ADI part 3 involves you giving a one hour driving lesson to a pupil while a senior examiner from the DVSA sits in the back of the car and marks your performance.
It’s the same thing as a standards check so why is it called a part 3? I’ll explain that further down this page.
If you want to see what you’re marked on then please watch the video below where I spend 57 minutes explaining the marking sheet in great detail.
How hard is ADI part 3?
The part 3 test is very hard. The pass rate in Birmingham for 2017/18 was just 21.6%.
The main reason people fail is because it’s very difficult to teach people to drive up to the standard required by the DVSA. This is where you find out that becoming a driving instructor isn’t easy!
When I took my part 3 test I had done 60 hours with my trainer, spent 40 hours watching videos and had done over 800 hours of lessons with real learners. Those 800 hours came from working as a trainee instructor for roughly 6 hours a day, 6 days a week for 6 months. I failed my first attempt and only just scraped through with the lowest grade on my second attempt.
The DVSA set a minimum of 40 hours training required (signed off by an ADI) before they’ll consider you for a trainee licence. The reality is that 40 hours is nowhere near enough to be teaching and it’s not unusual to take at least 100 hours of tuition, spend hundreds of hours practicing as a trainee and still fail your part 3.
To help increase your chances of passing I’ve spent hours making many free part 3 videos. You can find them all under the “Instructors” link in the menu above. Here are just some of my most popular part 3 standards check pages:
- Learn what a standards check is
- Learn how to plan your lesson
- Learn about risk management
- Get some standards check tips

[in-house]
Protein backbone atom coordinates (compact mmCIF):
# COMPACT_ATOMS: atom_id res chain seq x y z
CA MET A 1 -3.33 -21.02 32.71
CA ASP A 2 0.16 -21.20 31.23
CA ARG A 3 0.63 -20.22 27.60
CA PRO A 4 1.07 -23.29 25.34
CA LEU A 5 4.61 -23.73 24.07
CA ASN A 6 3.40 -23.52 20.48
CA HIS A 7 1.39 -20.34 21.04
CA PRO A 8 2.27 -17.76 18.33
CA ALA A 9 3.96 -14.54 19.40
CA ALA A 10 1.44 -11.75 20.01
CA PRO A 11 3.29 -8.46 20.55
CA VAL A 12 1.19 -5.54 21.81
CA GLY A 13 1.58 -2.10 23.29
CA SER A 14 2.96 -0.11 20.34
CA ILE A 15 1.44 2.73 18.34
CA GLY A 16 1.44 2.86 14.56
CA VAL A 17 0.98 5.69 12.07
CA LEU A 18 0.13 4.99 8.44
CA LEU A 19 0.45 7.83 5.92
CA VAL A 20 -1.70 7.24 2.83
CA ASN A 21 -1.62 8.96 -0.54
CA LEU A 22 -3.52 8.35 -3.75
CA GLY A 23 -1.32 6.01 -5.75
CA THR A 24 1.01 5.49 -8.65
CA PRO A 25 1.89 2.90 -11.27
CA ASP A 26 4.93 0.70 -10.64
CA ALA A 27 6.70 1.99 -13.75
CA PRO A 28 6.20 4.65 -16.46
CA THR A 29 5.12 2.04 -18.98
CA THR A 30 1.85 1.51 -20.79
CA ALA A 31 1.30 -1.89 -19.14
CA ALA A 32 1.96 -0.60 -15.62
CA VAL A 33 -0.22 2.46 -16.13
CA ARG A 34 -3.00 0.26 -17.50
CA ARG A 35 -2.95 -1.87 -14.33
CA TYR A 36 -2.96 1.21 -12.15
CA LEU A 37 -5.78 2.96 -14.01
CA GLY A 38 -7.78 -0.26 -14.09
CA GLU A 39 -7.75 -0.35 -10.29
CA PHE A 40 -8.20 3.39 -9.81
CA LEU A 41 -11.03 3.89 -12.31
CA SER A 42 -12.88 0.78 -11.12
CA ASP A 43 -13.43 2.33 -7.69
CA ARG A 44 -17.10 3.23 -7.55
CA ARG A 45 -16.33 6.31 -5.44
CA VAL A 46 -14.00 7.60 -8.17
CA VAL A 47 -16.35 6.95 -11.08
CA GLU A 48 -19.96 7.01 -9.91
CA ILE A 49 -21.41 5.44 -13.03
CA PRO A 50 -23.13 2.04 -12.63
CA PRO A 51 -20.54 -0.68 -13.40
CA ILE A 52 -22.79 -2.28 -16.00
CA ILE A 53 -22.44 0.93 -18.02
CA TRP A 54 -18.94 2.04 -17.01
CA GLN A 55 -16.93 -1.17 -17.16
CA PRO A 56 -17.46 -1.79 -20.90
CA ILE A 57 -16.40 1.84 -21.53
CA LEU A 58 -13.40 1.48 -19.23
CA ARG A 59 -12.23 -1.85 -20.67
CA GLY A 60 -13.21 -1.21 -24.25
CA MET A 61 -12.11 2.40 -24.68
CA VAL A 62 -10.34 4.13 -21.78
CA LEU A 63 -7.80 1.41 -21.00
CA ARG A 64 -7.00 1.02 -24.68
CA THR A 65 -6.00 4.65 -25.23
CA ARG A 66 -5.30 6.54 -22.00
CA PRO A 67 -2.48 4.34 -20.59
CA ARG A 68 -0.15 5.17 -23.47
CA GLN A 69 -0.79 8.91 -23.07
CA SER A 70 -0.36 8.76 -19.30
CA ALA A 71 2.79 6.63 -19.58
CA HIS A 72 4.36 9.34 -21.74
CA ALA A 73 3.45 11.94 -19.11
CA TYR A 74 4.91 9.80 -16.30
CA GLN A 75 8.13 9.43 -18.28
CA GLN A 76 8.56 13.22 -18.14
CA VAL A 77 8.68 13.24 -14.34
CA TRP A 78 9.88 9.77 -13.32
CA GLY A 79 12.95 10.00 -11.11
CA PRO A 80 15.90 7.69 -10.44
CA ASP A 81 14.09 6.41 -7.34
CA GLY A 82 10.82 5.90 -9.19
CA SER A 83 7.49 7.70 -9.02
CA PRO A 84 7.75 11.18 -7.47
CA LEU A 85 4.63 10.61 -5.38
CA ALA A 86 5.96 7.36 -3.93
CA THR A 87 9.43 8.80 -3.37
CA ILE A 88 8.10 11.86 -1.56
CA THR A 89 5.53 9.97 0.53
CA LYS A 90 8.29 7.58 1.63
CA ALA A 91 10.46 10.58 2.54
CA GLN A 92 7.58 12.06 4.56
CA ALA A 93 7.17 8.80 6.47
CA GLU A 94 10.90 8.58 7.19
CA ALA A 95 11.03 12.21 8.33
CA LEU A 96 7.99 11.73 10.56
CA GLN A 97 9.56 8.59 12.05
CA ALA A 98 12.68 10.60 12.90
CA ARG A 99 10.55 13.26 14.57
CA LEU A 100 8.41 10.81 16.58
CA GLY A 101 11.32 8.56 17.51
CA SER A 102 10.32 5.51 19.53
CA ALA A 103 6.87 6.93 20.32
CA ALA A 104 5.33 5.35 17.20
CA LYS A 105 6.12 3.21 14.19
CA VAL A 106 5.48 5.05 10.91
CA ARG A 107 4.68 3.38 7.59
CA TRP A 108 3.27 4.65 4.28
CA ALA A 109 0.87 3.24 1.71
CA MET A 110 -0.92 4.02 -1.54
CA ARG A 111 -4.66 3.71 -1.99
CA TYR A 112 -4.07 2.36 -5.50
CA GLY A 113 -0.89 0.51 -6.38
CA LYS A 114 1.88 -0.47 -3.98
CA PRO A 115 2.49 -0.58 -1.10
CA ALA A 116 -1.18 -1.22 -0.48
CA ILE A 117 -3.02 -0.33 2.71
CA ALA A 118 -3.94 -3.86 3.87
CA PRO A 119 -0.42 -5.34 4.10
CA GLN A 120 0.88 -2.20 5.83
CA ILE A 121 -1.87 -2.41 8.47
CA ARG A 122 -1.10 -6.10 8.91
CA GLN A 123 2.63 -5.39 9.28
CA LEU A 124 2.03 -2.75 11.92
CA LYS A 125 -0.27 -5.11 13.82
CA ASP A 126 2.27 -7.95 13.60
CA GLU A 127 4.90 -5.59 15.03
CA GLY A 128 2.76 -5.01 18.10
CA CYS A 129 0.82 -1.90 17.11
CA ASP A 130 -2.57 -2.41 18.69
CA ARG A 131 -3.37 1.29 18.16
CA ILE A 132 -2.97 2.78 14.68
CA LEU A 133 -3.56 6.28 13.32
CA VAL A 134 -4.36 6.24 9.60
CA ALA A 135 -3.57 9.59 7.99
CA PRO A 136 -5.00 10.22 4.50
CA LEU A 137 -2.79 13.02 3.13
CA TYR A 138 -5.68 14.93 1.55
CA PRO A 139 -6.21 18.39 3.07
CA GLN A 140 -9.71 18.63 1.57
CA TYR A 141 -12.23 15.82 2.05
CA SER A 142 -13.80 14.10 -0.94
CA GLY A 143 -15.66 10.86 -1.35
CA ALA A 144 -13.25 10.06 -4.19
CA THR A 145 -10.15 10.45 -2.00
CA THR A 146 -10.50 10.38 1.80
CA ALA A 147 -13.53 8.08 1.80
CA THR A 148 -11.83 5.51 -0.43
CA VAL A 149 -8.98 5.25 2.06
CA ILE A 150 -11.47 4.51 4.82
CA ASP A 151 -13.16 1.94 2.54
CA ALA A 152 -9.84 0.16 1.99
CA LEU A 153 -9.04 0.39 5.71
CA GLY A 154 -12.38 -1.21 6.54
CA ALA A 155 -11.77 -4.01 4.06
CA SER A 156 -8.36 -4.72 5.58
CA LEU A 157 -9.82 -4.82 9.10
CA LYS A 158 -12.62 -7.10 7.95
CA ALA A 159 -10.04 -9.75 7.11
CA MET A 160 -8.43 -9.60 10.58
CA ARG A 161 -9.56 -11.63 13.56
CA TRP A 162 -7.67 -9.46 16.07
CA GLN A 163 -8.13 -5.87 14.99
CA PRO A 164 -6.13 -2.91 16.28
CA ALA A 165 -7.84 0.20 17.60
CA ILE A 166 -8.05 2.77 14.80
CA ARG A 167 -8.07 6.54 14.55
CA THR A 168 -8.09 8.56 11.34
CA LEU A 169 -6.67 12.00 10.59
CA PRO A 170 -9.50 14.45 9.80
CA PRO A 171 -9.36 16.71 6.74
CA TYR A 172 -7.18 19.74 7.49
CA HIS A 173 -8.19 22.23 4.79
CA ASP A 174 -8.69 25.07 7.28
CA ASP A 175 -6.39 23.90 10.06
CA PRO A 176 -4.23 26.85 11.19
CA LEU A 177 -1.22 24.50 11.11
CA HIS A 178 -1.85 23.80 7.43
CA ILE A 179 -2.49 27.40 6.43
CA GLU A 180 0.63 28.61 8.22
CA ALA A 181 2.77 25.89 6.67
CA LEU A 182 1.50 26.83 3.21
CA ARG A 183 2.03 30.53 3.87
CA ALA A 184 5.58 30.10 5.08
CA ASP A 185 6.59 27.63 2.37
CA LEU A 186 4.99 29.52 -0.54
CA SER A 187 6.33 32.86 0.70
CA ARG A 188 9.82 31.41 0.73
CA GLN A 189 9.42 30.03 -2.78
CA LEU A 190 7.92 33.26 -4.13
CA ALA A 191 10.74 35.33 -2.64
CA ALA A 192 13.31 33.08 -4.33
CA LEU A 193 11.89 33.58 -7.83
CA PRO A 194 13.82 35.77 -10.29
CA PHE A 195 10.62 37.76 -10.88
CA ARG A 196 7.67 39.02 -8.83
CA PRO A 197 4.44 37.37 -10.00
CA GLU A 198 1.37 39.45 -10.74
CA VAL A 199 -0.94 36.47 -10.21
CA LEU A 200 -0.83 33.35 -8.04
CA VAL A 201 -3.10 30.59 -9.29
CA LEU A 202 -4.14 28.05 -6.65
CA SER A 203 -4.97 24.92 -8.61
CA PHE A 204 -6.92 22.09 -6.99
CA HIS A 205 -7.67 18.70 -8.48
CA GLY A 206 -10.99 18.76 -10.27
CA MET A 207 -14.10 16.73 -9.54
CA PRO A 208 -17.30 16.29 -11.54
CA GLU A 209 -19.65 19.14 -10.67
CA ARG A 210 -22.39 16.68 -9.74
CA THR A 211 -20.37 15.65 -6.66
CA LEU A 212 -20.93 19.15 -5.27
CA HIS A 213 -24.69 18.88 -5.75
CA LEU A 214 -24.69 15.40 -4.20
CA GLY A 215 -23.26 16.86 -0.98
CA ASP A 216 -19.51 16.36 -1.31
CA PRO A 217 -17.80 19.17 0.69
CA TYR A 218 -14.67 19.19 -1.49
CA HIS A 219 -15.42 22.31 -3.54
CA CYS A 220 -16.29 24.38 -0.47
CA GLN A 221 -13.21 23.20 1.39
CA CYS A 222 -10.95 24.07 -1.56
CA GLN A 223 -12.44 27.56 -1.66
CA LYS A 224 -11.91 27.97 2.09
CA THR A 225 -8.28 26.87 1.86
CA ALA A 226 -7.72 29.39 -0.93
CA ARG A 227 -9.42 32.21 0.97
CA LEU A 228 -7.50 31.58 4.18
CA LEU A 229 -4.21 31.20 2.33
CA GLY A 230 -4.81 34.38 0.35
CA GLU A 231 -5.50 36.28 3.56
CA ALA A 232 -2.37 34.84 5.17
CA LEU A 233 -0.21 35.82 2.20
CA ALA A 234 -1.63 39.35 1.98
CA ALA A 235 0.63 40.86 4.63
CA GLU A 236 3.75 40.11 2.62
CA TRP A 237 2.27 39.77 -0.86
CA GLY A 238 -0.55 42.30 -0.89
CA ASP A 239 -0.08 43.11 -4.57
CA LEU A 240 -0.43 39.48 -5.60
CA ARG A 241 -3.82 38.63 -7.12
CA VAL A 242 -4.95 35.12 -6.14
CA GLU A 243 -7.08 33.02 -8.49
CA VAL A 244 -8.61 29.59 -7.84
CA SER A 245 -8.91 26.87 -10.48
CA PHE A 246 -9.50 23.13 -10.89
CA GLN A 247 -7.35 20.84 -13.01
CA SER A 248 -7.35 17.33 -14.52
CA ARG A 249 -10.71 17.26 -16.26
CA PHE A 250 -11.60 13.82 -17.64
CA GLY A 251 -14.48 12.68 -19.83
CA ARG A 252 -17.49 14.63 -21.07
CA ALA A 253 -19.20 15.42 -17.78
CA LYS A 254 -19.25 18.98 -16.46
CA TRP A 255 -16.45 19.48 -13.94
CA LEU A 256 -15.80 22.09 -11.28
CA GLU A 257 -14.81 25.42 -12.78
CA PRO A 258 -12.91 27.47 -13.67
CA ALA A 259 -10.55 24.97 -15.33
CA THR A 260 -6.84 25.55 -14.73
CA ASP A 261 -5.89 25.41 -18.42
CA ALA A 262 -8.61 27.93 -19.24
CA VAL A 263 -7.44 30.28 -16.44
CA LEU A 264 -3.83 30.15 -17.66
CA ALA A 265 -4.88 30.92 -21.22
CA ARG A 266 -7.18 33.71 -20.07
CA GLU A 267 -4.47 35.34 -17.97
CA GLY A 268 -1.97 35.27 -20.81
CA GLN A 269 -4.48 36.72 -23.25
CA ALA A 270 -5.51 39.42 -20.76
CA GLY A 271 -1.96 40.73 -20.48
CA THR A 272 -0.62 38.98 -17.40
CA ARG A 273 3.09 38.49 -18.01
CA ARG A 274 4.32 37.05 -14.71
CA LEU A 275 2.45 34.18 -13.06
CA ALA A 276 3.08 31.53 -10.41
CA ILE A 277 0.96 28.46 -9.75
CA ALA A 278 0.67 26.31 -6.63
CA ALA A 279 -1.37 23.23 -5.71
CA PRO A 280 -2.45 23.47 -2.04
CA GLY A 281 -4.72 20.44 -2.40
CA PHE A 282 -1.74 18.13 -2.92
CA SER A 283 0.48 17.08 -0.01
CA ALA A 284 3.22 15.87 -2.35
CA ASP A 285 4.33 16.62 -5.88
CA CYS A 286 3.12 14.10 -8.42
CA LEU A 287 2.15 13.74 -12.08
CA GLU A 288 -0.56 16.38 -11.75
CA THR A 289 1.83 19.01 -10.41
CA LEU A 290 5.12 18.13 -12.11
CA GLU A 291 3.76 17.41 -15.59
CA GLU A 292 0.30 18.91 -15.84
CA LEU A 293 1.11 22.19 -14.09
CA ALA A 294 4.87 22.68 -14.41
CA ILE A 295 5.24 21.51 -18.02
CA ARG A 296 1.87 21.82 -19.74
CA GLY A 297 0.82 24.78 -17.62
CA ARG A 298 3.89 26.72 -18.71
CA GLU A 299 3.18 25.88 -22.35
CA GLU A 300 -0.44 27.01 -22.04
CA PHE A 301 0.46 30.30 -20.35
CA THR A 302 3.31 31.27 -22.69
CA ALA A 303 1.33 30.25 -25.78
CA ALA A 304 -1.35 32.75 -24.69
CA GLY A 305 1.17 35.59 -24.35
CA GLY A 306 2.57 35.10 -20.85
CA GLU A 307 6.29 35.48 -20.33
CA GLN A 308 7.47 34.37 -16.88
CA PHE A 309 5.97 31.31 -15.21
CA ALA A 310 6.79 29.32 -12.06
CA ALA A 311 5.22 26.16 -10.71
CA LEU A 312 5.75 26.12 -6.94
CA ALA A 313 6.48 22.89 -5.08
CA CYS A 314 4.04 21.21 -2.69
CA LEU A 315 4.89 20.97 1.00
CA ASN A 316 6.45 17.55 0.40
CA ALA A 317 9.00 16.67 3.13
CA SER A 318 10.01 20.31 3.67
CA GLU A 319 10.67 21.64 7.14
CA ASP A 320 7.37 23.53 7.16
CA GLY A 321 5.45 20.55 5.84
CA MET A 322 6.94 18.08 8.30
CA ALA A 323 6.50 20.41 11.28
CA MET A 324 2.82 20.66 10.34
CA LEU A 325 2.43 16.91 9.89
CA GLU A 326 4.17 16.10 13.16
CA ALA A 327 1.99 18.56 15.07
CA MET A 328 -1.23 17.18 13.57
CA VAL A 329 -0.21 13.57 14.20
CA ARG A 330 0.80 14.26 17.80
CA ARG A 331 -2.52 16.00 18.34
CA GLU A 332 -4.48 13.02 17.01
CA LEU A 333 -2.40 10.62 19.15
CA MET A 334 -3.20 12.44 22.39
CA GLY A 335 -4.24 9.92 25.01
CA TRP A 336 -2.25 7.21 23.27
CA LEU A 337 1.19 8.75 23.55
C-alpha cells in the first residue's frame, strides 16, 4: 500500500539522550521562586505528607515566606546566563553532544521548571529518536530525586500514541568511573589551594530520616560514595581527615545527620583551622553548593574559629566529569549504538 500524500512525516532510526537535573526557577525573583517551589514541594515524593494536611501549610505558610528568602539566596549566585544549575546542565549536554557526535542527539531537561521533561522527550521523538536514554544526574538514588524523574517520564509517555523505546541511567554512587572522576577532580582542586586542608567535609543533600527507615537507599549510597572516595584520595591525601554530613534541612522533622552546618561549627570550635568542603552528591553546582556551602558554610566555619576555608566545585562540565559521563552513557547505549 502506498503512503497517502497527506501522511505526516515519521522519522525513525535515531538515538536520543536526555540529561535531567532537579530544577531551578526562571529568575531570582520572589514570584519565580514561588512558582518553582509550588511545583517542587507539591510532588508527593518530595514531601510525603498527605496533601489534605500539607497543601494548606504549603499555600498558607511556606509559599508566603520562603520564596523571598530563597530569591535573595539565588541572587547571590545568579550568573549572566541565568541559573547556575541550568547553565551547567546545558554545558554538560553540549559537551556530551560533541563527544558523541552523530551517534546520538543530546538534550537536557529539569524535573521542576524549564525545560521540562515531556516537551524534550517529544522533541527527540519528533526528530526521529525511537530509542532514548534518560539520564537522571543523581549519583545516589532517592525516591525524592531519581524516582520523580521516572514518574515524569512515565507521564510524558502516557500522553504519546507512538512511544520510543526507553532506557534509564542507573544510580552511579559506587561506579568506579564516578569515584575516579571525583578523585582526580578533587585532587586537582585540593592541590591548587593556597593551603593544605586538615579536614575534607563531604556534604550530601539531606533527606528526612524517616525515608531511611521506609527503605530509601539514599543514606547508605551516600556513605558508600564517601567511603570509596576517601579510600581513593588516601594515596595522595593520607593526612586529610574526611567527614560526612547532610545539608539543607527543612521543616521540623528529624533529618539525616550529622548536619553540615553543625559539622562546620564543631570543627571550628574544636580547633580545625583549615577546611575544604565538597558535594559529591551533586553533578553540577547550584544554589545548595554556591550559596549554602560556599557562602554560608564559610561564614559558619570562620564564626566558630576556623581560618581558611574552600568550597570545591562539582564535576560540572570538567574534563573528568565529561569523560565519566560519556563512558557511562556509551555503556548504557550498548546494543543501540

- Standards check myths
- See all my standards check videos (this page has everything!)
Why is part 3 so hard?
There are so many things that can happen when you’re giving a driving lesson. Here’s a good way to think about it which I always like to use as an example.
Back in the 1980’s there used to be these shows on TV where someone would try and balance a plate on top of a pole. They’d then spin the pole and the plate would balance while they set up another pole and plate.
If the pole was allowed to spin too slowly then the plate would fall. The more plates you have spinning the harder it gets to keep on top of everything.
Doing a part 3 is a lot like trying to keep up with these spinning plates. You’re being marked on 17 things and there are hundreds of variables that are changing every second, each of which has an impact on the others.
Whenever you’re doing a driving lesson you’re going to be spinning plates like that.
Here are just some of the things you have to keep on top of. Let any of these slip and you can crash or fail a test.
- Have you identified the learners needs correctly?
- Are you using the correct level of instruction?
- Have you got time to go where you want and get back on time?
- Is the lesson plan changing appropriately?
- Are you putting anyone at risk?
- Are you giving instructions clearly?
- Is the pupil aware of their surroundings?
- Do you need to talk through any safety critical incidents?
- Is the pupil learning anything?
- Are you asking the right questions?
- How are you going to get them home avoiding that huge roundabout?
- What role is the pupil playing?
- Is your feedback relevant and timely?
- Is your teaching style appropriate?
- Have you answered the pupils questions correctly?
Try looking at each line of that list in a random order. Look at one then jump to another 2 seconds later, then another and another…That’s what needs to be running through your head when doing a driving lesson.